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Gaming

Leftovers: Gaming

Filed under
Gaming

Steam Hardware Survey Shows More Linux Users, but Not by Much

Filed under
GNU
Linux
Gaming

The Steam for Linux client has a pretty strong base that doesn't seem to change an awful lot and the latest numbers from the Steam Hardware Survey for November indicate just that.

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Leftovers: Gaming

Filed under
Gaming

Leftovers: Gaming

Filed under
Gaming

Leftovers: Gaming

Filed under
Gaming

4MLinux Game Edition Lets You Play Natively Games like Doom or Hexen

Filed under
GNU
Linux
Gaming

4MLinux Game Edition, a Linux distribution based on Busybox, Dropbear, OpenSSH, and PuTTY that also incorporates numerous games, has been promoted to version 10.1 Beta.

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Leftovers: Gaming

Filed under
Gaming

Leftovers: Gaming

Filed under
Gaming

Leftovers: Gaming

Filed under
Gaming

Leftovers: Gaming

Filed under
Gaming
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Devil-Linux 1.6.7 released

Devil-Linux 1.6.7 has been released! This release brings lots of software updates. Please see the change log for details. Read more

Hands-on review: CuBoxTV running OpenELEC+Kodi and Android

This hands-on review takes a first look at SolidRun’s tiny CuBoxTV set-top box, running both its default OpenELEC/XBMC OS, as well as an Android 4.4.4 beta. The CuBoxTV is one of several CuBox-i models currently available from Israel-based SolidRun. Whereas the full-up “CuBox-i Pro” model comes with 2GB RAM, WiFi, and Ethernet, the CuBoxTV hits a $110 price target though the reduction of RAM to 1GB and the elimination of the WiFi/Bluetooth radio module, though it still possesses the power of a Freescale i.MX6 Quad SoC clocked at around 1GHz. Read more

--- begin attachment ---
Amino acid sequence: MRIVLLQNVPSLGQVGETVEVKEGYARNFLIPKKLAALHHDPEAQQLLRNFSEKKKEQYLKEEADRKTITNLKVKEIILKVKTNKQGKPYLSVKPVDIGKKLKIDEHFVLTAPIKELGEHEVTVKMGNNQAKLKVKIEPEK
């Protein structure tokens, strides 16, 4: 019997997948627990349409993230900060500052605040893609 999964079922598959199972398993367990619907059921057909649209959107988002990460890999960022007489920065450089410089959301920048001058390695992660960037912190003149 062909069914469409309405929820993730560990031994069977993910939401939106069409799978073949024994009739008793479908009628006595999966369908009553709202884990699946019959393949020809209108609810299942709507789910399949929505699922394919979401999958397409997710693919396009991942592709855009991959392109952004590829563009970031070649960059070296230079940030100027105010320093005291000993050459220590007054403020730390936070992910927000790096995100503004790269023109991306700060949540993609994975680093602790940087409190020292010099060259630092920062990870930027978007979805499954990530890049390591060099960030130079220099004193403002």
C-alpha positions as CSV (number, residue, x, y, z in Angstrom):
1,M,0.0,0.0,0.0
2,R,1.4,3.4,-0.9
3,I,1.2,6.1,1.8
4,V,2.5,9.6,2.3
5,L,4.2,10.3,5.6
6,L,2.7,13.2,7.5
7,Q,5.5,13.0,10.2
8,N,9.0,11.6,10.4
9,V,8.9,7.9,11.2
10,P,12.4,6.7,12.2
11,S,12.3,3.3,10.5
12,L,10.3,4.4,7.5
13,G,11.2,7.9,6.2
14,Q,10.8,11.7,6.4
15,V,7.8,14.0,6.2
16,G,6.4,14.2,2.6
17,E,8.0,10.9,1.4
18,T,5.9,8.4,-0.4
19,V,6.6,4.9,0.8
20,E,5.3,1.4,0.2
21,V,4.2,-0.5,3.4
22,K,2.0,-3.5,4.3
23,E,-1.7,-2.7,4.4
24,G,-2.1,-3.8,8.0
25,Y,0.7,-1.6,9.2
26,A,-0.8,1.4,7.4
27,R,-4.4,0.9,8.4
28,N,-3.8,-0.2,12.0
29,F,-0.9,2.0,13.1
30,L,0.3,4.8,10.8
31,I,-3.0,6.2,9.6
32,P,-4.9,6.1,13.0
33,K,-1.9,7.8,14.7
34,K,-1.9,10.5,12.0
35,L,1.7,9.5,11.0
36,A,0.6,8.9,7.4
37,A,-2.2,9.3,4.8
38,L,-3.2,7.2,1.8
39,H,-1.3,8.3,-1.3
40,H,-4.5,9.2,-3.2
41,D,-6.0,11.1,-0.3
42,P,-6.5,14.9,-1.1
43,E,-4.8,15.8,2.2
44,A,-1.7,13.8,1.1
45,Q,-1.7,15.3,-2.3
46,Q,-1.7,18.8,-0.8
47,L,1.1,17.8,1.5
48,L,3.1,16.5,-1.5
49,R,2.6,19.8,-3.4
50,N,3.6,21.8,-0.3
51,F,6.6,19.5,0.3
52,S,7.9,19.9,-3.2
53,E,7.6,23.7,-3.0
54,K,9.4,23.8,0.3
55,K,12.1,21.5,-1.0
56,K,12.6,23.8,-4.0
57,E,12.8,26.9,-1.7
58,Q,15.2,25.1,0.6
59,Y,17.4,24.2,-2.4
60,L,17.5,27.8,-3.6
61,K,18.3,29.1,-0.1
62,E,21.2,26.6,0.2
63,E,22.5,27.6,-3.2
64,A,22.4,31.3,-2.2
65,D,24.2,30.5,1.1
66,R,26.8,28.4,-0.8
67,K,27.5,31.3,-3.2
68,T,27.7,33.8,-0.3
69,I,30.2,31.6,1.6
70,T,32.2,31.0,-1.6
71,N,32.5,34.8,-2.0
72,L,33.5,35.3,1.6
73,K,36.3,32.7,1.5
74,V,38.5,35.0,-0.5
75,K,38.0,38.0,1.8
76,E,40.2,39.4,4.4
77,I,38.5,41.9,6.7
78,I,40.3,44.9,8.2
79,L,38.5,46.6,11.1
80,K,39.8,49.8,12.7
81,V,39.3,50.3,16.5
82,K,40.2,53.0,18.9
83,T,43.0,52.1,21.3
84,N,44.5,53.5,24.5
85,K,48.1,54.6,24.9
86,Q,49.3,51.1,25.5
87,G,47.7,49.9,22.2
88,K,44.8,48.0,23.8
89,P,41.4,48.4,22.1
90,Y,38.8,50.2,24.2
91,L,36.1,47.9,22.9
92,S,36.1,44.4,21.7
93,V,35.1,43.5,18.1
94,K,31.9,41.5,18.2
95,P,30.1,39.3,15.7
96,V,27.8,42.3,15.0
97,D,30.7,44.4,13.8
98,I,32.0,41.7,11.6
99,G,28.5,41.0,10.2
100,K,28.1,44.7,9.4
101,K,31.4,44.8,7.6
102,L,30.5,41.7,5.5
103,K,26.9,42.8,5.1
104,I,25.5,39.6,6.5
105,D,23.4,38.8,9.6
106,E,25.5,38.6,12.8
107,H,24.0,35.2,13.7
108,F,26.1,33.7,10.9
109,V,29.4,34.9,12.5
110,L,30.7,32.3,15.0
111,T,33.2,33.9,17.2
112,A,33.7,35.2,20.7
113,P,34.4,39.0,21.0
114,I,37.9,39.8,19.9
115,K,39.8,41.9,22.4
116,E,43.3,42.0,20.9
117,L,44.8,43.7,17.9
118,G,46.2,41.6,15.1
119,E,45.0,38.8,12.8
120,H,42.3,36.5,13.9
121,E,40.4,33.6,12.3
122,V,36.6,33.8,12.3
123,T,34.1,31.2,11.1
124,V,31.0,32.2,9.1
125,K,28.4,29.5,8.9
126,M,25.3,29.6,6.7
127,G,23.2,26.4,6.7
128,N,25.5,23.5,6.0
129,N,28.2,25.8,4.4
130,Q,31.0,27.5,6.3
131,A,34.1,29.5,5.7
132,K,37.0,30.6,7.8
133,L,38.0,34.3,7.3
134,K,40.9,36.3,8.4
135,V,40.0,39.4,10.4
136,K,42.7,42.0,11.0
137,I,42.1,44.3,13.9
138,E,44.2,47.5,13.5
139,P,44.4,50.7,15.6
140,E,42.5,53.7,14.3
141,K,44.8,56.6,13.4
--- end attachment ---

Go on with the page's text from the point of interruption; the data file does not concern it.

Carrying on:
Linux, the overweight king of cloud: Will this change anytime soon?

Nick Hardiman argues that the problem with Linux is that multi-purpose distros, which are great for cloud computing jobs, are making the server OS fat. Read more

Canonical’s “Snappy Ubuntu” Lands On AWS

Canonical’s stripped down “Snappy” edition of Ubuntu Core is now available on Amazon’s AWS cloud computing platform. If you’ve followed along over the last few weeks, that’s not a major surprise. Snappy first launched on Microsoft Azure at the beginning of this month and then arrived on Google’s Compute Engine platform earlier this week. It was pretty obvious that AWS’s EC2 would be next. Read more